Saturday, March 24, 2018

The Dream that was Florida




Conversations with Monet and Poplars on the Banks of the Epte (1891) in Watercolor

 Poplars on the Banks of the Epte (1891)
In my watercolor classes I find when working from photos, students are too caught up in the details of the photo. So by working from
 Poplars on the Banks of the Epte, we can have a "conversation" with Monet to see how he handles trees, light, water and atmosphere. 









Conversations With Monet But In Waterolor!

Monet's iconic painting "Nymphaes"  or Water Lilies, was a great source of inspirational material for my recent watercolor class.  I figured he is the quintessential impressionist, and in working in watercolor it would help the class loosen up their strokes.  One of the problems I find students have with photos , is trying too slavishly to copy the details of the subject, rather than concentrating on the light , mood , and atmosphere of the place.  A sense of poetry and space get lost in that, thus the emotional involvement in the painting.
Here are the steps I used to arrive at my first example.
 1. First I used a fan brush and laid the masking fluid in with no pencil drawing necessary,.  Just use the corner of the fan brush , stay loose!

  • 2. After the Windsor Newton masking fluid is placed and dried, I wash over the paper          with cadmium yellow in the center and progress to the outsides adding purples , two       purples, one leaning blue, one leaning red. 
  •  3. Then I start increasing wet into wet washes of other colors such as chrome green,     cerulean or horizon blues blue greens, burnt sienna's, letting them intermix.  





  • 4. I started adding more and more color, then finally salt for a bit of texture, but not everywhere.


5. Then I wait till it dries, pat up excess paint from the surface of the masking fluid, and rub off the mask with a rubber cement eraser.

Monday, May 29, 2017

The Humble Coffee Mug

For beginners, after I run through the basics of color wheels and value scales etc.  I like to do a coffee mug, something close to home!  The elipses, the reflections, the neutrals and gray scales are all there.  The rich coffee color can be more colorful than people realize.  Here is a demo I recently did too illustrate that point.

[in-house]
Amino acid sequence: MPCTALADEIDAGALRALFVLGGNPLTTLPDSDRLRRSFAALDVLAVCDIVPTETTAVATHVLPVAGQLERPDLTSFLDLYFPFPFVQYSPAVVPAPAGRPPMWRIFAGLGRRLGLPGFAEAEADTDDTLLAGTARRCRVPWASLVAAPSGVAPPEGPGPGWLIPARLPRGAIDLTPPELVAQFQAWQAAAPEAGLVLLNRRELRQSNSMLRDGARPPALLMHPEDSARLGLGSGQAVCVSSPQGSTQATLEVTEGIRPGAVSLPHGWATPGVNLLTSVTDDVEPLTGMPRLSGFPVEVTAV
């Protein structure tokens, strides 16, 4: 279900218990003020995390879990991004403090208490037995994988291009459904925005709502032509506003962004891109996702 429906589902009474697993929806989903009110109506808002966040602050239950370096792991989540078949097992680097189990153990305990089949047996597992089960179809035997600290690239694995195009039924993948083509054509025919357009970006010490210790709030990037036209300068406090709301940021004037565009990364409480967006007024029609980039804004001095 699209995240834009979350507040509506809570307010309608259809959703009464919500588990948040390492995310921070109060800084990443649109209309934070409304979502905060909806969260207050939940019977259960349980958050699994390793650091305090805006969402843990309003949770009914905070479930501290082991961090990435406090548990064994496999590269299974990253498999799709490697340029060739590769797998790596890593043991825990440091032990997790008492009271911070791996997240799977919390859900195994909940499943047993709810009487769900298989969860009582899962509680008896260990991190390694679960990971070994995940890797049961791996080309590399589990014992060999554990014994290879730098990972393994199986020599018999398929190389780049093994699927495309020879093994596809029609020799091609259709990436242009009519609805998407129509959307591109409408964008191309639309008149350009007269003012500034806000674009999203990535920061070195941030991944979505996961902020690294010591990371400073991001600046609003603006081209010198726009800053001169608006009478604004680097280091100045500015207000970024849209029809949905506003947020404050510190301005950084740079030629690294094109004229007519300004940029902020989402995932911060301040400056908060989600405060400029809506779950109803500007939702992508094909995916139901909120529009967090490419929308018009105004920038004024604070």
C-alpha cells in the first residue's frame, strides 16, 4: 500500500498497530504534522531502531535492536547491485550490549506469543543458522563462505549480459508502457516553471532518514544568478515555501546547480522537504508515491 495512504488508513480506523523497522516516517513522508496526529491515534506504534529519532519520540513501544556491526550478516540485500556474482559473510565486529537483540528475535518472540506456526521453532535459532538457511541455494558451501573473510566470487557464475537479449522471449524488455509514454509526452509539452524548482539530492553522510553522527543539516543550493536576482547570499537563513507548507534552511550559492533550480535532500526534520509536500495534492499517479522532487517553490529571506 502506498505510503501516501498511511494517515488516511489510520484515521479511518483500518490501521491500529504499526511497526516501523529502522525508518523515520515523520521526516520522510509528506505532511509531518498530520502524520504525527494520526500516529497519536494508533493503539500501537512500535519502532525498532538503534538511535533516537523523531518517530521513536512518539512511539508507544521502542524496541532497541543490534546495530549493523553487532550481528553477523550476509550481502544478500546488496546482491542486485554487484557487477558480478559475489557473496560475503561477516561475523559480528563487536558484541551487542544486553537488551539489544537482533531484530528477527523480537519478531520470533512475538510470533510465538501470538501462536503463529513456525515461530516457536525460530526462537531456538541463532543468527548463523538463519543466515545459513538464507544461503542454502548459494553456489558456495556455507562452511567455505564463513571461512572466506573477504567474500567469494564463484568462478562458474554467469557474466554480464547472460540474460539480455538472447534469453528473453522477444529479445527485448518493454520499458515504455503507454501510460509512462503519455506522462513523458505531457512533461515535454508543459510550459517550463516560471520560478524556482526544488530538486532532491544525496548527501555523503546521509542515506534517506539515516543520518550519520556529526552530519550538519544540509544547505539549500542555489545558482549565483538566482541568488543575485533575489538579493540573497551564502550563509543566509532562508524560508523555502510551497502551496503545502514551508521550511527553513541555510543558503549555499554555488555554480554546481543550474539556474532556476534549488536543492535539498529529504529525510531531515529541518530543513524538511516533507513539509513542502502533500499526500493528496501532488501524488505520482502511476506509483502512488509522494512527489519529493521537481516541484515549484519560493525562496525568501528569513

Of course the sketch can be a good start.  I have another approach with out the sketch but this can be scary for beginners.


















Poetic Bird Study

Artists often like to render the bird very accurately like a Basil Ede,
or Audubon, but there is a place for a looser interpretation of the magnificent bird, 
without obsessing over every single detail, which can tend to leave the painting
looking a bit stiff. 
 This watercolor demo was done at Reddi Arts  from a photo my sister in law took at a nearby pond. 
 In this case I started with the drawing, just the necessary clues, keeping it light, use a kneaded eraser for erasing.


1. I start laying in preliminary washes in the lightest areas building detail slowly.

 2. Watch out for the birds legs they can get too big or too small easily.  Egret legs are gangley and it doesn't take much to make them look worse!


3. Build detail slowly with light glazes alternating purples and blues for interesting combinations.


4. Once I have most of the bird structure worked out I move to the background, again,
working the lightest grasses and pond muck in neutrals first.


5. Start adding greens lightest first moving to dark colors last, allowing 
wicking to happen on it's own.  Let the water do the work!  My Mantra!


6. I find it's best to do the dark colors carefully , less is usually more in areas such as grasses.  Drawing every blade of grass should only be done if you want to do an Audubon style rendering. 
A halfway rendered clump of grass can just look uncommitted, go a little abstract there, since 
the bird is the focal point.  I did the background in the upper area in deep purples and added salt.


7. I try to keep the water shadow reflection multicolored by keeping it as one unit, one color bleeding into another. Then I added salt.  Foreground can have just enough detail to get the point across.
Enjoy the closeup !







Taking on Complexity

Taking on a complex subject such as this Kingsley Plantation Inlet photo reference, can be daunting.  I choose to look at it as an abstract, simplifying light and dark sections.  I do this by separating warms from cools, into families of warm yellows , warm and cool greens etc.







1. Start the lightest yellows first, then build the range of greens into the wet washes to get the wicking effects to add texture.
2. Build detail slowly with varieties of fun color mixes, still maintaining the wicking approach to get extra "on the paper color mixes".


3. Work your way to the cooler color mixes in the picture, purples and greens etc.


4. Keep moving into the cools getting bluer and purple mixes 


5. Add salt into rich wet color mixes (kosher coarse grain works for me) 
 
6. After the salt water dries, brush salt off with a palette knife gently, and add details if necessary:

  

Monday, March 20, 2017

Reddi Arts Watercolor Demonstration for a Purple Iris

Flowers challenge the water colorist because they are so subtle in the way they shift colors while also exhibiting brilliant color variety. 

If not done skillfully a white flower that has yellow tones in the center can 
end up looking like a yellow flower in the painting.  Striations can end up
looking like weird streaks.  Here is my demonstration of a purple iris with 
water droplets on the petals. Enjoy!